News
06.19.2012
Review> Bucky by the Bay
John Parman on The Utopian Impulse: Buckminster Fuller and the Bay Area.
Italian photographer Olivo Barbieri's Site Specific Montreal 04 image of a Buckminster Fuller dome model, 2004.
Olivo Barbieri

The Utopian Impulse: Buckminster Fuller and the Bay Area
San Francisco Museum of Modern Art
151 Third Street
Through July 29

A new exhibit at SFMOMA, The Utopian Impulse, considers Buckminster Fuller’s influence on Bay Area designers. As Fuller’s disciple Norman Foster is now hard at work on Apple’s proposed ring, architecture and design curator Jennifer Fletcher raises timely and important questions about the regional legacy of this “anticipatory design scientist.”

Two well-funded earlier exhibits—in Zurich in 1999 and in New York in 2008—mined the Fuller archive and resulted in major publications. Fletcher has taken a more modest approach that builds on her department’s collections. In 1981, Fuller and graphic designer Chuck Byrne collaborated to produce a print portfolio, Inventions: Twelve Around One, that was a collage-like mix of patent drawings and photographs of Fuller and his inventions. Fletcher uses the portfolio, a gift from Chuck and Elizabeth Byrne, as the exhibit’s starting point, filling the anteroom with examples of Fuller’s work in different media—Da Vinci–like drawings, handwritten notes, models, magazine articles, and blueprinted manifestos. There’s also a one-hour excerpt from his videotaped oral history.

The adjoining main A+D gallery has a sampling of Bay Area work that either shows Fuller’s direct influence or bears traces of his resonance. There are consciously futurist works like Ant Farm’s 1976 Convention City, which anticipated American Idol and instant voting by imagining a stadium-like complex where on-site and virtual voters could interact with televised political celebrities; Fuller-inspired publications like Stewart Brand’s late-1960s Whole Earth Catalog, which began partially as a tribute to him; and Bob Gillis’ mid-1970s Oval Intention tent, which applies Fuller’s tensegrity structure to camping equipment. The current examples include real and conceptual work by Yves Béhar, Nicholas de Monchaux, Lisa Iwamoto and Craig Scott, Future Cities Lab, and Morphosis. My favorite was Future Cities Lab’s HYDRAMAX Port Machines, with a moving, interactive roof that resembles two immense flapping wings. A film by Sam Green and Obscura Digital draws on Fuller’s Dymaxion Chronofile, a 15-minute-at-a-time record of his daily life over 63 years.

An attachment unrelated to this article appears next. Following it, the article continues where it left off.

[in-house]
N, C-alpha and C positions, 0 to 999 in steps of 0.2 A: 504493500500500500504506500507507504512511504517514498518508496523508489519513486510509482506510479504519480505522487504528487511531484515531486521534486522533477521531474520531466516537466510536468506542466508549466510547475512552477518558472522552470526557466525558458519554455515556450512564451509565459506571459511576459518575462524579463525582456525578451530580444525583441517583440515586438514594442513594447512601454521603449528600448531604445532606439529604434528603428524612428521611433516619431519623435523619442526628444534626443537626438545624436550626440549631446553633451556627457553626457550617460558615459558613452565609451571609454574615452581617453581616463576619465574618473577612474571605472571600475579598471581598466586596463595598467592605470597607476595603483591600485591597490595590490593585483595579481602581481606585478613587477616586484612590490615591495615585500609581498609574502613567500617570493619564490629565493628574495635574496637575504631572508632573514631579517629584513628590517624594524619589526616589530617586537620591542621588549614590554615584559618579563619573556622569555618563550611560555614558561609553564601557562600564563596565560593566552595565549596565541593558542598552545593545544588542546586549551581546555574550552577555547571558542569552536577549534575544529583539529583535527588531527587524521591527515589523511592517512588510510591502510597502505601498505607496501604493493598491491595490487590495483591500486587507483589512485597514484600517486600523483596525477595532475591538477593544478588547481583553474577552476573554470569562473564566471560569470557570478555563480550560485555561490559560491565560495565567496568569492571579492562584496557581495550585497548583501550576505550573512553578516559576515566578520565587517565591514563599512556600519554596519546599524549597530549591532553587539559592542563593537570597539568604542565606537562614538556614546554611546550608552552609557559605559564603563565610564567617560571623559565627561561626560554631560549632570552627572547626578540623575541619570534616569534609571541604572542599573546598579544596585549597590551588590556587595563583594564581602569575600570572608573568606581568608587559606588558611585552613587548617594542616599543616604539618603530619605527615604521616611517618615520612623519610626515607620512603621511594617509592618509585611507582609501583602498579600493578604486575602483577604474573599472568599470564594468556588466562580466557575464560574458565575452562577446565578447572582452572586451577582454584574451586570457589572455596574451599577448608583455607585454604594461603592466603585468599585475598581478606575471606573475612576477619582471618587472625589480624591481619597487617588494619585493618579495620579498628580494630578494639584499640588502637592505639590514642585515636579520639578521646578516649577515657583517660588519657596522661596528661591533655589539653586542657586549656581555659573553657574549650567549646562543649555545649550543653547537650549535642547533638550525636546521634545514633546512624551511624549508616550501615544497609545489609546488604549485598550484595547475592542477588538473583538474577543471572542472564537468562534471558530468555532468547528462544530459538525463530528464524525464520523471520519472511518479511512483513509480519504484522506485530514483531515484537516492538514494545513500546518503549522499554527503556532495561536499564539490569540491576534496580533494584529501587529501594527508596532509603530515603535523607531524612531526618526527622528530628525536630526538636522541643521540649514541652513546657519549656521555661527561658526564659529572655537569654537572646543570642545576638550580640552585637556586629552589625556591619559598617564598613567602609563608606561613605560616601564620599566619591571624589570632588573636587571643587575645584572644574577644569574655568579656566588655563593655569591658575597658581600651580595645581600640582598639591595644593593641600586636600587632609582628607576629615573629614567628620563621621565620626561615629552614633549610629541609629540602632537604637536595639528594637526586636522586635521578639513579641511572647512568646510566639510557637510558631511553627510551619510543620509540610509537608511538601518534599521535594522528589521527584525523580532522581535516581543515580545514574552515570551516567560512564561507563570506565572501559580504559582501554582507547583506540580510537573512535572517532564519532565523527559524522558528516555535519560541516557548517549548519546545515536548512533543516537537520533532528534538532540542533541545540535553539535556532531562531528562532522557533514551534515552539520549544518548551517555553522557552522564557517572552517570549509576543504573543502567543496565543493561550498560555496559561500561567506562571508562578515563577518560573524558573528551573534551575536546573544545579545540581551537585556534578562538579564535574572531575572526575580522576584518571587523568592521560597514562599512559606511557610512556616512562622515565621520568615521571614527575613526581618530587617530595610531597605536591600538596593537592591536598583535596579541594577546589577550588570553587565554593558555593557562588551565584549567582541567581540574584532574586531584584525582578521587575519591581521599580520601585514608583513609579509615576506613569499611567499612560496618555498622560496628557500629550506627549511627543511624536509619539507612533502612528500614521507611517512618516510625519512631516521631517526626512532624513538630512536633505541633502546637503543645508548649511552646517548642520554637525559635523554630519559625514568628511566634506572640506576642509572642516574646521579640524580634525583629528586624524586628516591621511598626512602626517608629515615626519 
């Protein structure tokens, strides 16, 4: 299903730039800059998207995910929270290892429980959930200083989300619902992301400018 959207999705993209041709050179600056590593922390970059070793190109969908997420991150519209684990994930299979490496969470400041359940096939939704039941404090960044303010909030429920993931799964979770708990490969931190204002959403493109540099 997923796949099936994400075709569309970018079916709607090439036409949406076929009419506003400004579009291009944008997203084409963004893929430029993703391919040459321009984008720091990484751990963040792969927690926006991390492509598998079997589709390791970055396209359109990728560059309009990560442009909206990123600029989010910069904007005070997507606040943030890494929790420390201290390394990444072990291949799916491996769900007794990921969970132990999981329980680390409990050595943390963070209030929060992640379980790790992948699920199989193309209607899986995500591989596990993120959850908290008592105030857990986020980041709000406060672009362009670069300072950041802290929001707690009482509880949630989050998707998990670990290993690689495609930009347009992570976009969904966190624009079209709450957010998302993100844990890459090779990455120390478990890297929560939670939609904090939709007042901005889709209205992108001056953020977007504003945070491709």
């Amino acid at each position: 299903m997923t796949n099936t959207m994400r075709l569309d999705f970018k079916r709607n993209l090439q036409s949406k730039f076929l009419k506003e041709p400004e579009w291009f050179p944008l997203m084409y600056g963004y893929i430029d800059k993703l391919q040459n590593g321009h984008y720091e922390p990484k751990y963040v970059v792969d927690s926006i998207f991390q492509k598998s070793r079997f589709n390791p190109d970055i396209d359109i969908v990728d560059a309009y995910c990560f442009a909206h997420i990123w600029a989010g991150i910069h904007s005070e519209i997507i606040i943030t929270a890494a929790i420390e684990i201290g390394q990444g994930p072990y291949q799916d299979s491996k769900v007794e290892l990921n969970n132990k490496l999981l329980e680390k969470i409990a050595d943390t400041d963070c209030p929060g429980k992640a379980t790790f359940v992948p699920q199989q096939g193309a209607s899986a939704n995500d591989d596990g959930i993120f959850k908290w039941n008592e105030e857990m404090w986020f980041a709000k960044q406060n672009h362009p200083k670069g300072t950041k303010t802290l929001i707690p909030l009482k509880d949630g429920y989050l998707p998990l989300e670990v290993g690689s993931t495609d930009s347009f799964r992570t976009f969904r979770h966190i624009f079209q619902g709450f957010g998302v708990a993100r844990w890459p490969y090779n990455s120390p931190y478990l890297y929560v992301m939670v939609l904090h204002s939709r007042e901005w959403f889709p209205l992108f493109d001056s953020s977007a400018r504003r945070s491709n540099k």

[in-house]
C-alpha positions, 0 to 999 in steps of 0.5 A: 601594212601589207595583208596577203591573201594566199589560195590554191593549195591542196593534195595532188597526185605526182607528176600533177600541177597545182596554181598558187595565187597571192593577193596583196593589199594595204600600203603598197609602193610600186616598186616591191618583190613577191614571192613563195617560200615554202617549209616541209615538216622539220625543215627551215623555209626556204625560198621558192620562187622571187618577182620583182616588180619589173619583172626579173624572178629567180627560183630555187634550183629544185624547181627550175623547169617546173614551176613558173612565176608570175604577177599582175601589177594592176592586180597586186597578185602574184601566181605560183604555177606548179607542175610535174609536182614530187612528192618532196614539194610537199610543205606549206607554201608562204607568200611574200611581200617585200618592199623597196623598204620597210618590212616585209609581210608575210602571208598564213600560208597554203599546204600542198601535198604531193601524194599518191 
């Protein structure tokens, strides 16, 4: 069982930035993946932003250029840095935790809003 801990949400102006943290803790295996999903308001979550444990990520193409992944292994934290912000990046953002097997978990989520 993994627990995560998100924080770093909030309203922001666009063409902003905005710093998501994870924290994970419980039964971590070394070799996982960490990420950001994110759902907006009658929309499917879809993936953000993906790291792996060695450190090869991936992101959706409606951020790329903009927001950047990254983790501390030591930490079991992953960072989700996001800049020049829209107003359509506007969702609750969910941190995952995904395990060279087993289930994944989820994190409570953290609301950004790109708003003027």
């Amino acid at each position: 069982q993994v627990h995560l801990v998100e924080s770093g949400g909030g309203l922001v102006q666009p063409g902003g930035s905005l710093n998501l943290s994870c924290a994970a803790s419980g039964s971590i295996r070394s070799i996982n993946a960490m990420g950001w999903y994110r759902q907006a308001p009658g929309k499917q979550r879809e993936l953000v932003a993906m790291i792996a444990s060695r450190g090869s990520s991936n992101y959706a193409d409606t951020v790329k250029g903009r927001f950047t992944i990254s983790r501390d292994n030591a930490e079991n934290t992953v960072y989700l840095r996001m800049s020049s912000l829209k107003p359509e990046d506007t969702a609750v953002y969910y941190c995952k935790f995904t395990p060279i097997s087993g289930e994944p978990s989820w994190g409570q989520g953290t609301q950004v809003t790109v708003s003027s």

Left to right: Buckminster Fuller and Chuck Byrne, Motor Vehicle-Dymaxion Car; Laminar Geodesic Dome; Undersea Island-Submarisle.
Courtesy SFMOMA/Estate of Buckminster Fuller
 

After seeing the exhibit, the designer and critic Yuki Bowman said to me that there’s a digital-virtual side to Fuller and his Bay Area followers. Ant Farm’s arena-like riff on Fuller’s interest in global knowledge sharing, for example, evolves into Yves Béhar’s cheap XO laptops—and ultimately to the mobile, cloud-tapping devices we all carry.

Focusing on Fuller’s machine-age side ignores the aspects of his work that were concerned with how information surrounds, supports, and empowers us. The word “Dymaxion,” which Fuller often used, derived its name from his “4D philosophy” which is about his desire to “do the most with the least,” and about time as a potential means to do so.

Along with technology and logistics, Fuller was interested in “world problem solving,” anticipating the cloud of information that’s now upon us. Its “lightness,” which Apple’s products exemplify, also speaks to “comprehensive ephemeralization,” or “the doing of ever more with ever less,” a principle that Fuller first articulated in the 1920s. In Silicon Valley, a good deal of workspace has been recalibrated to reflect the myriad ways that people “live different” with time, as Steve Jobs might have put it, now that they're untethered.

Time is the ghost in Fuller’s machines. While he sought to cut the weight of the Dymaxion House and speed its delivery, he also considered how peoples’ use of time would affect not just its size and configuration, but its provision as a service. “You must dismiss the idea that we are organizing around a material unit,” he said. Fletcher treats this element of Fuller’s work as a leitmotif. It’s present in the manifestos, in some of the texts that accompany the artifacts, and in the choices of Fuller-influenced work.

Fuller’s  intuition that our lives might increasingly leave their material moorings, liberating us to organize space and time as we individually desire, is what separates him from his modernist peers and from his still-active followers like Foster. It's why Fuller is still relevant. This aspect of his thinking points to the cloud's urbane “lightness” and the leverage it gives to our use of built space, especially the workplace. It is far more germane to life in the 21st century than the better-known inventions to which Apple’s suburban monument nostalgically refers.
 

John Parman

John Parman is a founding editor of TraceSF.com.